Adrian Secord, who wrote the stippling algorithm used in our own StippleGen program, has now published a brand new iPhone app, SnapDot, that can instantly turn your pictures into stipple drawings, including colored stipple drawings. That is pretty neat indeed.
These two real-world examples of CNC Art made using StippleGen 2 come from Bruce Shapiro, who created them at The Mill. Above, a stippled portrait of Einstein is laser cut into cardboard, using light stipples on a dark background. Below, a paper mask was applied to a piece of wood, v-carved with a CNC router, spray painted, and then the mask was removed. This time, a light background with dark stipples was used.
The same source image was used for both, although the image is mirrored for the wooden portrait.
It’s great to see some examples of what StippleGen can do out there in the real world. If you have any examples of your own to share, we’d love to see them in the Evil Mad Science Auxiliary pool on flickr.
Photos by Bruce Shapiro used with permission.
Two months ago, we introduced StippleGen, a program that can generate stipple diagrams and “TSP path” art from images, using Adrian Secord’s algorithm of weighted Voronoi stippling. It’s a great (and free) tool for turning a photo into CNC-ready artwork, for use on the Eggbot or in other contexts.
Today we’re announcing a new verison, StippleGen 2. As with the earlier version, StippleGen 2 is free and open source software, written in the Processing development environment. It comes ready to run on Mac, Windows, and Linux, and it is available for download now.
StippleGen 2 comes with three new features: A gently redesigned set of controls that makes life easier on tiny laptop screens, an inverse color scheme— as illustrated above —so that you can now calculate white stipples on a black background, and comprehensive documentation on our Wiki.
The controls in StippleGen 2 have been redesigned and streamlined. They are also overall a bit thinner so that the full screen (and all of the controls) can now be viewed on an 11″ MacBook Air, without reducing the size of the main display area.
In the first version of StippleGen, the image was always computed with black dots on a white background. For most images that have a light-colored background, this is a good choice. However, if you have an image with a dark background, you may find that nearly all of your stipples are used to just darken the backdrop, leaving less detail available in the foreground of the image.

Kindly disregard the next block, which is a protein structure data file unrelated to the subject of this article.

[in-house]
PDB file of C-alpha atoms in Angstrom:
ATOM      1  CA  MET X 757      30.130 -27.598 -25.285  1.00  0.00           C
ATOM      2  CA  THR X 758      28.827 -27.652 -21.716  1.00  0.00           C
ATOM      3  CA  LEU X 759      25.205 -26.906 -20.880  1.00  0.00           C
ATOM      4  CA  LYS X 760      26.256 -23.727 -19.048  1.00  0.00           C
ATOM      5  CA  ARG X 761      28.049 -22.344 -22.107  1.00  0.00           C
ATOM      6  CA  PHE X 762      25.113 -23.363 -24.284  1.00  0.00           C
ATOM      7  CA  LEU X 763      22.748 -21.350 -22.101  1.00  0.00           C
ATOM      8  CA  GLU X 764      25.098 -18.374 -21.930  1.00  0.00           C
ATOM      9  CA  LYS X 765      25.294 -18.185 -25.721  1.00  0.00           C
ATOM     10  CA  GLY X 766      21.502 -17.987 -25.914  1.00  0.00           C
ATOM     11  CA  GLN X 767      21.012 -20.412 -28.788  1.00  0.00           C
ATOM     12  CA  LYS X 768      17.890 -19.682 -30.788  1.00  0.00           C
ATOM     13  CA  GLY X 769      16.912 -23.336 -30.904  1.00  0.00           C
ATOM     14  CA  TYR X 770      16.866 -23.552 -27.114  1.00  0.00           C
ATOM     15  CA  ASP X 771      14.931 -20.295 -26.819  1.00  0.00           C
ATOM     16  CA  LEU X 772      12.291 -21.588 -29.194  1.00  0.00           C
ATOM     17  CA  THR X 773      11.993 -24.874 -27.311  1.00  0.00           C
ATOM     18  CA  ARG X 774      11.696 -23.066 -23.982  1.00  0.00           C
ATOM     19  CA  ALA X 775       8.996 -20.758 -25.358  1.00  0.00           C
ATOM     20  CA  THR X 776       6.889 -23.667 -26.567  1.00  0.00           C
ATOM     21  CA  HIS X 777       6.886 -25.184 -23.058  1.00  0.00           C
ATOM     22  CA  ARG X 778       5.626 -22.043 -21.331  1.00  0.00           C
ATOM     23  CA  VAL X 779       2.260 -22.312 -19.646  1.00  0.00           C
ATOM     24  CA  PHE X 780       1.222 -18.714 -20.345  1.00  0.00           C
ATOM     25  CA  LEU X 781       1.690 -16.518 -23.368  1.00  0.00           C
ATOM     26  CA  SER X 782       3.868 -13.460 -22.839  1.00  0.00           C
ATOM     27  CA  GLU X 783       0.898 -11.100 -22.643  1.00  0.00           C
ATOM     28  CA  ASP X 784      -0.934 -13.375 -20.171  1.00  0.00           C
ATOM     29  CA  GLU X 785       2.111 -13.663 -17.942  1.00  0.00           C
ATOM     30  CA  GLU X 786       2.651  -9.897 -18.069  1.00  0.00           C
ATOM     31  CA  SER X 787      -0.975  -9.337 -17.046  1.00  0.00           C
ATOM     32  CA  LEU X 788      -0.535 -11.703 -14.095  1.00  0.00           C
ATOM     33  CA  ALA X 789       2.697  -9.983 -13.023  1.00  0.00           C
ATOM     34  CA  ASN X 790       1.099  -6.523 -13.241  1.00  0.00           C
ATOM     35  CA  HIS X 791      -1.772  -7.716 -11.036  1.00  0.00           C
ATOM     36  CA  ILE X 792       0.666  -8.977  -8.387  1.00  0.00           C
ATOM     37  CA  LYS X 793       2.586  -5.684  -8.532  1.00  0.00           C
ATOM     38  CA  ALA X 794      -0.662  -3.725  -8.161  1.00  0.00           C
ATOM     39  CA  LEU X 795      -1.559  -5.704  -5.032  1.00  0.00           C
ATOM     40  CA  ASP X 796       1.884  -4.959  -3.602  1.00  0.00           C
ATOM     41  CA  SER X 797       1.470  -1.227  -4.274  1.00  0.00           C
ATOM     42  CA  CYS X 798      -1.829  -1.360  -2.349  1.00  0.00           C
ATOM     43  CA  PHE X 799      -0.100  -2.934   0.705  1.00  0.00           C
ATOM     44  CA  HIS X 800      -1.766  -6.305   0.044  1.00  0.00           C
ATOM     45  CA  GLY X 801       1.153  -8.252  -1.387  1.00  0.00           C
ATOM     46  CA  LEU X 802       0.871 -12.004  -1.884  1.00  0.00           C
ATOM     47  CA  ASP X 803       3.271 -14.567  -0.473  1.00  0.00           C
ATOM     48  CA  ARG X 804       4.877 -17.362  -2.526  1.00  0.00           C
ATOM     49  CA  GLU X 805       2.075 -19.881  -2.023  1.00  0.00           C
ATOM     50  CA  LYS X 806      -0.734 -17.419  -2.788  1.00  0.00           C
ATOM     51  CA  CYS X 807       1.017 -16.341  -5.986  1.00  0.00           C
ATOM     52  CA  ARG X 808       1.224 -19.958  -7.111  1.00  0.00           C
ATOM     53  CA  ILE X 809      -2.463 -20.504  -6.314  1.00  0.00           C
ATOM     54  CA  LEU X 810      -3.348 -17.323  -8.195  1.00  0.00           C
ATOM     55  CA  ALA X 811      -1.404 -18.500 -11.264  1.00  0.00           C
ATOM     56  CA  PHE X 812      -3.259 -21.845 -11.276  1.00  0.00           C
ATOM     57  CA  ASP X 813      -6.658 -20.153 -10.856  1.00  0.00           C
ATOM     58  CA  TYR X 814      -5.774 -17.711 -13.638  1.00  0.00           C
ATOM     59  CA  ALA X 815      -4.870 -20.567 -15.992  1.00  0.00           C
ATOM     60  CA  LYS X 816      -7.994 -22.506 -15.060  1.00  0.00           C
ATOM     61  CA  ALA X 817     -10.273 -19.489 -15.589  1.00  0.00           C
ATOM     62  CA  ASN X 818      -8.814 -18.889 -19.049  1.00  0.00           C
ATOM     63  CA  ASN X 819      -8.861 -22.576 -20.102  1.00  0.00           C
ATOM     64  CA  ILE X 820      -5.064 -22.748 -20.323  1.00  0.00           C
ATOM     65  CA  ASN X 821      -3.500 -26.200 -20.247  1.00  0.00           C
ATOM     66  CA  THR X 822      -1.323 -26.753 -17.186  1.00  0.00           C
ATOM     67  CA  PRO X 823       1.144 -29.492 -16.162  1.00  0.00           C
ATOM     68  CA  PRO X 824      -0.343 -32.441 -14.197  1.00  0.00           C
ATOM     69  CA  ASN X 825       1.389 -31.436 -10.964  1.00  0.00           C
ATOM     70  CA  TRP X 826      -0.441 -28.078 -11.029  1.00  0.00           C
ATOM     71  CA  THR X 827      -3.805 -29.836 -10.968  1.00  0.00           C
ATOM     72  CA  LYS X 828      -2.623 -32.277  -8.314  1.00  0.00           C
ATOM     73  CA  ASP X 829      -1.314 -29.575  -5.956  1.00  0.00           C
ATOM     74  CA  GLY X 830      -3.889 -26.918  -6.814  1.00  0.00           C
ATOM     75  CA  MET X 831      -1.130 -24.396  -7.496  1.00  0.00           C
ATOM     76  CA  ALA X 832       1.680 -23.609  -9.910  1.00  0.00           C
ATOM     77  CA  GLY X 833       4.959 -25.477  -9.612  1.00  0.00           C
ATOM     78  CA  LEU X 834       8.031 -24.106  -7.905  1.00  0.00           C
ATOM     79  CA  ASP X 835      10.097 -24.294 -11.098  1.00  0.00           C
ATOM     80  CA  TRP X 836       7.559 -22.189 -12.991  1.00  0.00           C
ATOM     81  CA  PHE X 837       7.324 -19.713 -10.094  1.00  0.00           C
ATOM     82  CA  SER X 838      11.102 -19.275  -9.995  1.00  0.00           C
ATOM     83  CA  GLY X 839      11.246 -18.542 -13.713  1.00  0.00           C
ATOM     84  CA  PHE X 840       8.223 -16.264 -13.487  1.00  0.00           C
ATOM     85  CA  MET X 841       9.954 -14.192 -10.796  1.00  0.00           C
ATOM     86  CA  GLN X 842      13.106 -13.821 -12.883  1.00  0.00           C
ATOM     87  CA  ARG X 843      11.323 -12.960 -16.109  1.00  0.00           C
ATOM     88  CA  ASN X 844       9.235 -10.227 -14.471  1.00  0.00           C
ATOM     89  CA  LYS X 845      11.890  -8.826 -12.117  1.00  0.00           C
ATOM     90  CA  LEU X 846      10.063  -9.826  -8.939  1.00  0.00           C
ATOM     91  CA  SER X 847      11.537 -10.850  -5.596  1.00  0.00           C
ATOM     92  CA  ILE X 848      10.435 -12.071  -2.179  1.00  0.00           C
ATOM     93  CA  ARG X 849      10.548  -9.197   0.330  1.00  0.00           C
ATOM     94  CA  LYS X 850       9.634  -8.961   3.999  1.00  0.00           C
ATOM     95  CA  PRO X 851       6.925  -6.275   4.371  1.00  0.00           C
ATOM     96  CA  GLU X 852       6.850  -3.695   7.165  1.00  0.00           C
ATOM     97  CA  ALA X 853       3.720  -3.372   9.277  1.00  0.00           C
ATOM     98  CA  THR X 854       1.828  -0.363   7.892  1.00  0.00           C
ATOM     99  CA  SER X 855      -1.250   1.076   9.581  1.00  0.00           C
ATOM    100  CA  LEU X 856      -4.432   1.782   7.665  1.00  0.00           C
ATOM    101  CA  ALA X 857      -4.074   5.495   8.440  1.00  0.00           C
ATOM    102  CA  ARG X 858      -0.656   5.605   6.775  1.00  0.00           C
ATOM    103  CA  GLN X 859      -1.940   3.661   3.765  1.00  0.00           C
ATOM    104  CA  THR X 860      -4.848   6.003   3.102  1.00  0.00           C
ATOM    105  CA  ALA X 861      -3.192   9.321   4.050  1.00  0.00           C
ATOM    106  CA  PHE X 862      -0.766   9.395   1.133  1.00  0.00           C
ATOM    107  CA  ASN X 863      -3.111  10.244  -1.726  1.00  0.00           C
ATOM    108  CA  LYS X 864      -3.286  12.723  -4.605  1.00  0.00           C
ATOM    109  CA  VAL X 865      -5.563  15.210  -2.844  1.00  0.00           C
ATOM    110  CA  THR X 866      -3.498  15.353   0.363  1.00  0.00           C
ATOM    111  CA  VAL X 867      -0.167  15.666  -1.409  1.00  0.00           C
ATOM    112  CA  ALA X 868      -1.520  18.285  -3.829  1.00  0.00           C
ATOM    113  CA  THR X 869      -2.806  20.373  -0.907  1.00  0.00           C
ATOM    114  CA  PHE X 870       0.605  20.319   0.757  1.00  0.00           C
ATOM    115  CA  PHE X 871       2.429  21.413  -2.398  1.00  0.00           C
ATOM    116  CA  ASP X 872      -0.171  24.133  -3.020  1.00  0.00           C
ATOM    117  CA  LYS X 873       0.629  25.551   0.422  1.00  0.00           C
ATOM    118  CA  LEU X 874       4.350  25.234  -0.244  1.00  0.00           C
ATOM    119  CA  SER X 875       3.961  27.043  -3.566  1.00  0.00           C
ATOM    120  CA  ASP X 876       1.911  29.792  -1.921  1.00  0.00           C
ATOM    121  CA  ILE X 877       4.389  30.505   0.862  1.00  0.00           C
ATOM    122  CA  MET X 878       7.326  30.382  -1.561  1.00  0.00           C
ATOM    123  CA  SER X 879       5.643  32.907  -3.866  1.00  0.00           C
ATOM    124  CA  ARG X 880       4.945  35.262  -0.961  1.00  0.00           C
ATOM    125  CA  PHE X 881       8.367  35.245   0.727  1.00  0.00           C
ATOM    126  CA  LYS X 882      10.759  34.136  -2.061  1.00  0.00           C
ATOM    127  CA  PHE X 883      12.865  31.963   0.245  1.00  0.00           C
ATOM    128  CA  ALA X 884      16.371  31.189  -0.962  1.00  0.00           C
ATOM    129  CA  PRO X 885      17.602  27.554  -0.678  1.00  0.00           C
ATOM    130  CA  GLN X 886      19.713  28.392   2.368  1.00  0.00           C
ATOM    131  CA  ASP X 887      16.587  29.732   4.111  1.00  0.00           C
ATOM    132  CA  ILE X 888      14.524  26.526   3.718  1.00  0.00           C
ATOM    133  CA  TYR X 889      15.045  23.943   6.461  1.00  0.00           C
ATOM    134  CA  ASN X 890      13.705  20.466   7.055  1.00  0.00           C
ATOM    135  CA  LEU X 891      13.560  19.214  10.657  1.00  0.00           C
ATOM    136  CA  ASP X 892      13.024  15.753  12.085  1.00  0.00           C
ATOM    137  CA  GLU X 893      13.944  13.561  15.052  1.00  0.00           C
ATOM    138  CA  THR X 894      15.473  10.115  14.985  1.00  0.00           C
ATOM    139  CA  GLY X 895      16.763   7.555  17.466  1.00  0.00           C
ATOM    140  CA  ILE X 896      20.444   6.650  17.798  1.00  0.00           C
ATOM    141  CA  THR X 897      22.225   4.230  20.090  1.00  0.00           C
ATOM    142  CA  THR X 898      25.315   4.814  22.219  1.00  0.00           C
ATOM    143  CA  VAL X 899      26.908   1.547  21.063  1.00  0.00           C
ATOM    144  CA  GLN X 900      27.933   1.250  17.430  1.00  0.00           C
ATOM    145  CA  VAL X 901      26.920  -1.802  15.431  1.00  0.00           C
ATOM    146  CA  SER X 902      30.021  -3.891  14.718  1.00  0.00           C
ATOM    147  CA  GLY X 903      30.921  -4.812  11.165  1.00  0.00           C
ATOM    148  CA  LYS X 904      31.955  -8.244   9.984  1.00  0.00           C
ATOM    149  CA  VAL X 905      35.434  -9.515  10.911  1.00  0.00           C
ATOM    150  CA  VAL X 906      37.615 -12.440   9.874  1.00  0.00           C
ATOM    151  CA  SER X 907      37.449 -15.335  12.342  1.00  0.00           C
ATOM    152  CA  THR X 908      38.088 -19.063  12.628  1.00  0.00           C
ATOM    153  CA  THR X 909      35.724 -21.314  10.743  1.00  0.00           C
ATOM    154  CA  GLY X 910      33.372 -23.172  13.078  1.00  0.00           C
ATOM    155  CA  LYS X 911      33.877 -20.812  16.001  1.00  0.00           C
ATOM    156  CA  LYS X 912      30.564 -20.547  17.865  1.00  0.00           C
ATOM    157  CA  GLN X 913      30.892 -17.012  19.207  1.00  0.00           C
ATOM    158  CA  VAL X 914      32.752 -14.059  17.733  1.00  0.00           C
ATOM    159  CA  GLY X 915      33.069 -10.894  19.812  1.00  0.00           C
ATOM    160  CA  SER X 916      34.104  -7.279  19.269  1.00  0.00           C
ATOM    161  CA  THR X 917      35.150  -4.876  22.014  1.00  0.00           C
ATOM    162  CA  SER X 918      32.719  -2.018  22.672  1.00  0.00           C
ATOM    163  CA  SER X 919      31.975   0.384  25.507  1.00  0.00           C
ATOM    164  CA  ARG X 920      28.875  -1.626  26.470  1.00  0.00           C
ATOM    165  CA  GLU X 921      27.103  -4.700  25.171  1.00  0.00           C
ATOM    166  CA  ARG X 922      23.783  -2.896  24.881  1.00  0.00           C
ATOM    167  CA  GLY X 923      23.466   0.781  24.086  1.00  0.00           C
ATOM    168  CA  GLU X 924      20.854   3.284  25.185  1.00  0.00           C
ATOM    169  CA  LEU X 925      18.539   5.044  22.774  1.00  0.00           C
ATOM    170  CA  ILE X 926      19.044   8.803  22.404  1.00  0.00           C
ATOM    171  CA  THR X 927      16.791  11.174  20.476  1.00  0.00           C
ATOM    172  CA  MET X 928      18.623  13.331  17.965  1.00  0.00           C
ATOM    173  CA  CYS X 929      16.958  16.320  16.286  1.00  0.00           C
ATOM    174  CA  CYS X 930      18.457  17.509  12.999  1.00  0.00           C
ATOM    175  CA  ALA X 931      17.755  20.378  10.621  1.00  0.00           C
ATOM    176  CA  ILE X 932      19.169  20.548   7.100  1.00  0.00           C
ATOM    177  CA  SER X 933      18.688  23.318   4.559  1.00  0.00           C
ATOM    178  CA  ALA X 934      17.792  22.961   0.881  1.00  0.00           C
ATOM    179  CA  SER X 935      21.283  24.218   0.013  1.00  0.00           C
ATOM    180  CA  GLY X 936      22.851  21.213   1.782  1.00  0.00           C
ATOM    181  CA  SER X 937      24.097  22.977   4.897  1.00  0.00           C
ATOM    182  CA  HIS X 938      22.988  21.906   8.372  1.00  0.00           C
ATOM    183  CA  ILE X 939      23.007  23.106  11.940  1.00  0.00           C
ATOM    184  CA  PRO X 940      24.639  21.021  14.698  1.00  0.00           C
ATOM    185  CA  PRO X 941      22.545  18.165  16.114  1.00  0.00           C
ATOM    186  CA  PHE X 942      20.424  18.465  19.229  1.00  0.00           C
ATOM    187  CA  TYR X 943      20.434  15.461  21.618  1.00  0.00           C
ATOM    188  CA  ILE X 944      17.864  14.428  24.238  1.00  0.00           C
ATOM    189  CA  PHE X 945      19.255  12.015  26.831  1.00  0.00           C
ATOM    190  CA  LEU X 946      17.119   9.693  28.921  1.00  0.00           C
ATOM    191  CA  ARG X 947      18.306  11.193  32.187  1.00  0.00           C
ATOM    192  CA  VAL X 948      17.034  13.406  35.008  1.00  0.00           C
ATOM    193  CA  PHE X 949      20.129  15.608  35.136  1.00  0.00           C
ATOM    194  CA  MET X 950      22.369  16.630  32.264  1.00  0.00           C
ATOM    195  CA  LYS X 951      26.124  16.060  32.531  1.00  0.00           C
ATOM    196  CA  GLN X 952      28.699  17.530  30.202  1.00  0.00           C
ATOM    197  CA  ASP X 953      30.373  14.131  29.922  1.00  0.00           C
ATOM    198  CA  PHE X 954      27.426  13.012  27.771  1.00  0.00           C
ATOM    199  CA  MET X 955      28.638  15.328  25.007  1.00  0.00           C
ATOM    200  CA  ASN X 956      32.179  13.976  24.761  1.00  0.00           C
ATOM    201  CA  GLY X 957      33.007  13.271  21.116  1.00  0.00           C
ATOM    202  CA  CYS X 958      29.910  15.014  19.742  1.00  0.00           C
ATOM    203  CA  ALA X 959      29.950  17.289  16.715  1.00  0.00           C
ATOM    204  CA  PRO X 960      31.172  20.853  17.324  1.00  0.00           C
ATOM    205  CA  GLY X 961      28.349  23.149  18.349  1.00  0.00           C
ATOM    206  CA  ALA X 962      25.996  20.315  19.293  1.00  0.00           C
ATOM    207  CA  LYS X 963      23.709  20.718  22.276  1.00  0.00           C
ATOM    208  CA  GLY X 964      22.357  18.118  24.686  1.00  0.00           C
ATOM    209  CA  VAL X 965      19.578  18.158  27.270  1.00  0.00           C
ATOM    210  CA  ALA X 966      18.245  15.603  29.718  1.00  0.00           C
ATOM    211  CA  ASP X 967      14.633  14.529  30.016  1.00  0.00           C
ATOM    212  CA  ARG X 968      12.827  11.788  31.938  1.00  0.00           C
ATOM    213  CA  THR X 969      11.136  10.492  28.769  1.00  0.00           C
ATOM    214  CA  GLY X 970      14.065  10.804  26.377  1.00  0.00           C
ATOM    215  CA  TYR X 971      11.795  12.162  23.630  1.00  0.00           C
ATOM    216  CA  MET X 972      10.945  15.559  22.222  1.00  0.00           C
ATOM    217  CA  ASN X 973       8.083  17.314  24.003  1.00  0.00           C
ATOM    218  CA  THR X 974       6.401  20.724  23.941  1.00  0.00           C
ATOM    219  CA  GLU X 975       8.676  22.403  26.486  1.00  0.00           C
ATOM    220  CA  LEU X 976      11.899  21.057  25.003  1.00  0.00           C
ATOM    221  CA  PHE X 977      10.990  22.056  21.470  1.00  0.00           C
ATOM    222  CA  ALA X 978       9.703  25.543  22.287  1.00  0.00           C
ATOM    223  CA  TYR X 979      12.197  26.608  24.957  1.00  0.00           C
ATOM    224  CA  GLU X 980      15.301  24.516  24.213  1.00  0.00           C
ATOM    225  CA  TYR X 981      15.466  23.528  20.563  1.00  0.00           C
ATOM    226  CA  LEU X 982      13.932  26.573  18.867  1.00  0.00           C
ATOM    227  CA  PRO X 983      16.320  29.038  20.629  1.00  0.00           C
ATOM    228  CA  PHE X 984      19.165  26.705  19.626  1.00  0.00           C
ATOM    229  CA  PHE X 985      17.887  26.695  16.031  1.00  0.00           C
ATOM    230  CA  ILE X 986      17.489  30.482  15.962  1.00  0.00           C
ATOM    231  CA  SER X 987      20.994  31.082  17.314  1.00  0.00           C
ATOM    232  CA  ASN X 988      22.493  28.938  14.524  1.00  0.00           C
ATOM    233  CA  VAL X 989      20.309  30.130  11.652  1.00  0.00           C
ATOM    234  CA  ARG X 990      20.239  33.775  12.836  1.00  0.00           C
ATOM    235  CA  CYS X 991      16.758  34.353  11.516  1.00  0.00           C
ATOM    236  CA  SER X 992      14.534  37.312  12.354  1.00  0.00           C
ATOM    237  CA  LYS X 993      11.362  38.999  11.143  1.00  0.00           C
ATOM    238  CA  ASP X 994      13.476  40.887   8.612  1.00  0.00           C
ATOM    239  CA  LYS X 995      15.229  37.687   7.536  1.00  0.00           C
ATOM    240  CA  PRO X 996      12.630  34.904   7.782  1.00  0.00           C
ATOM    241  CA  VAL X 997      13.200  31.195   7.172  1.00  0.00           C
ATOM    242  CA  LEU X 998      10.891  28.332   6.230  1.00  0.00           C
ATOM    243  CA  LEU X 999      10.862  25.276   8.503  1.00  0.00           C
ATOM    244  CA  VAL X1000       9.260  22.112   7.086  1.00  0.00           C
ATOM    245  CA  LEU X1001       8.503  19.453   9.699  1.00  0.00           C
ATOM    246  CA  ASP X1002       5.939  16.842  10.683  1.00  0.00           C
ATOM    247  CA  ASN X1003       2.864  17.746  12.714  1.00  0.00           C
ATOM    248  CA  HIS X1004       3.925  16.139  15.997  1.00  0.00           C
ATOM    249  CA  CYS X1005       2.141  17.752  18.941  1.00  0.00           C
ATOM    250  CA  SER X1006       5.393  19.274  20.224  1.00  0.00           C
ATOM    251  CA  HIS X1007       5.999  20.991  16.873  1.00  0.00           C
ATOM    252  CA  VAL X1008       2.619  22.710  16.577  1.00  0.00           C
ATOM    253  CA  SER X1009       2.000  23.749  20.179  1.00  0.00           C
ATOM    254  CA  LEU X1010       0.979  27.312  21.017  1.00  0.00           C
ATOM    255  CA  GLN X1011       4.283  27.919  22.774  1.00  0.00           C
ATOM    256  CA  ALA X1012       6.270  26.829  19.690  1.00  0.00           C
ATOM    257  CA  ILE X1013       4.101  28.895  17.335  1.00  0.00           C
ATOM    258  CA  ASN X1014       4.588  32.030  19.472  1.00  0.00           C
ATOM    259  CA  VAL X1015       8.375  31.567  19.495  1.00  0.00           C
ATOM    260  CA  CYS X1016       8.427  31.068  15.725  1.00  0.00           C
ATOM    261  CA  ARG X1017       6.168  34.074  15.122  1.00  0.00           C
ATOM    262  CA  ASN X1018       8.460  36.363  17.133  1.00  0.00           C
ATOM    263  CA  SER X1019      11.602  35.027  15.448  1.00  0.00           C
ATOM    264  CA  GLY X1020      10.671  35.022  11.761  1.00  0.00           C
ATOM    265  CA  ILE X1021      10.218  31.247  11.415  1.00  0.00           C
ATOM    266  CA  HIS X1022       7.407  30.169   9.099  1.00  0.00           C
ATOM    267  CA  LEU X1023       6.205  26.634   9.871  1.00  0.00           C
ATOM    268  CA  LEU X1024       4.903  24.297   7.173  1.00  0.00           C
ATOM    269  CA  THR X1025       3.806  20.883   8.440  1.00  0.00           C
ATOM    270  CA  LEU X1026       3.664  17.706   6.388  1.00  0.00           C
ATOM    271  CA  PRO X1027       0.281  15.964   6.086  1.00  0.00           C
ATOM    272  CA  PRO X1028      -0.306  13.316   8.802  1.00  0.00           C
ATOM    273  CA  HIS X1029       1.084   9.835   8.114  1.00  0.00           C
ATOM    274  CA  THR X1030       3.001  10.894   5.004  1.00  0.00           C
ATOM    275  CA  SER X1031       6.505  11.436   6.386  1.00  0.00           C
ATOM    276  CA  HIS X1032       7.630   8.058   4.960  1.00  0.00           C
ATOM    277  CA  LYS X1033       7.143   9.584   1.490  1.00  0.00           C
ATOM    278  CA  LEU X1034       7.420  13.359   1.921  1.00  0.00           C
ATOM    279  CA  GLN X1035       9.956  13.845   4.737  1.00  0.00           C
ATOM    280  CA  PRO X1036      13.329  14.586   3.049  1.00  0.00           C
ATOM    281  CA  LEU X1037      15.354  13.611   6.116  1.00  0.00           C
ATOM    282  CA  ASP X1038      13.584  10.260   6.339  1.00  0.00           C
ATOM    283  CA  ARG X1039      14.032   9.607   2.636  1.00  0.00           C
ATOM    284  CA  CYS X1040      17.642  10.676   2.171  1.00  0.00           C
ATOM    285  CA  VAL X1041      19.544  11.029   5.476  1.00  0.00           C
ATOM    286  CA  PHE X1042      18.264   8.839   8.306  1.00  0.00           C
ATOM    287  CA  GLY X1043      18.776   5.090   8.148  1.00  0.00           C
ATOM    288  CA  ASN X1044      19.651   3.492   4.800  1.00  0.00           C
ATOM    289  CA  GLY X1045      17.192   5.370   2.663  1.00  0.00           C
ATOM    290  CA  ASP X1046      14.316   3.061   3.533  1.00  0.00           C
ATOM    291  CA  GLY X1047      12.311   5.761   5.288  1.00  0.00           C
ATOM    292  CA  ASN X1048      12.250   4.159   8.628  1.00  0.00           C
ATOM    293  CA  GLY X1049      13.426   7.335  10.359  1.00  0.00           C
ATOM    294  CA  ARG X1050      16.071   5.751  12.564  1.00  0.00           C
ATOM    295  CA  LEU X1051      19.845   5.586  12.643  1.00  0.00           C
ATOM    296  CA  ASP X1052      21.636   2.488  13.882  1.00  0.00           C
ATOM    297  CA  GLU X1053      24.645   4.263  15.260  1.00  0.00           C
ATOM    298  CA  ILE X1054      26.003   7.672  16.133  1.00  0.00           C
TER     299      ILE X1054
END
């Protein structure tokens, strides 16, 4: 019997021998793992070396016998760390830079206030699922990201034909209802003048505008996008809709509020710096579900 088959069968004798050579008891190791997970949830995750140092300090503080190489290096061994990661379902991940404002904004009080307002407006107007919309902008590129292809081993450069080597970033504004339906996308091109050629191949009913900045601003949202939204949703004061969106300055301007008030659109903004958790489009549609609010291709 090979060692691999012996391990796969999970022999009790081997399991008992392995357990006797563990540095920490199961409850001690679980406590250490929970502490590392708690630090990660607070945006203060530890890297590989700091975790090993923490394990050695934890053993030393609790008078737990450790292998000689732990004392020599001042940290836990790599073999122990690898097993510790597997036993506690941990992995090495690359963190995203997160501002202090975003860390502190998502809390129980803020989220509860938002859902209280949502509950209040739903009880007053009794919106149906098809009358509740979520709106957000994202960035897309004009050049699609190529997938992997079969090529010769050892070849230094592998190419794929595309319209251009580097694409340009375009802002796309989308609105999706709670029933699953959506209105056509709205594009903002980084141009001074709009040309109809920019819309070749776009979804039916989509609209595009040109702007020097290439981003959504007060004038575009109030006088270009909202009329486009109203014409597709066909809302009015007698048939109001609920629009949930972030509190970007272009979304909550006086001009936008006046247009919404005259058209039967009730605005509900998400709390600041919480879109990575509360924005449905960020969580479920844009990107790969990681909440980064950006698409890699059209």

StippleGen 2 gives you the option to draw with black stipples on a white background or white stipples on a black background. By using a dark background here, you may be able to recognize Rembrandt in just 2000 white stipples.
It does, of course, look better with a larger number of points.
For images with a lot of black and a lot of white, it can be hard to choose which is the better scheme.
However, as this is tool to generate applied artwork, the choice is often made for you in advance. If you are drawing with a black pen on a white egg, you’ll want black stipples. On the other hand, if you’re carving into a black panel, white stipples might be the better choice.
And here are a couple of other “test images” that we’ve been running in the new color scheme.
StippleGen 2 is free and open source software, now available for download here.
Go try it out for yourself!
One of the perennial problems that we come across in a variety of contexts, including CNC artwork and producing artwork for the Egg-Bot, is the difficulty of creating good-quality toolpaths– i.e., vector artwork representing halftones –when starting from image files.
One of the finest solutions that we’ve ever come across is Adrian Secord’s algorithm, which uses an iterative relaxation process to optimize a weighted Voronoi diagram, producing a set of points (stipples) that can closely approach the appearance of a traditional stipple drawing.
Another important technique is “TSP art,” where the image is represented by a single continuous path. You can generate a path like this by connecting all of the dots in a stipple diagram. Designing a route that visits each dot exactly once is an example of the famous Travelling Salesman Problem (or TSP). From the standpoint of toolpaths (for the Egg bot and most other CNC machines), a “TSP” path is even nicer than stipples, because little or no time is spent raising and lowering the tool.
Today we’re releasing a new program, StippleGen, which can generate stipple diagrams from images, using Secord’s algorithm. StippleGen saves its files as editable, Eggbot-ready Inkscape SVG files, which can in turn be opened by other vector graphics programs, or re-saved as PDF files for use in other contexts. It can also generate a TSP path from the stippled image, and either save that path as an SVG file or simply use that path as the order of plotting for the stipple diagram.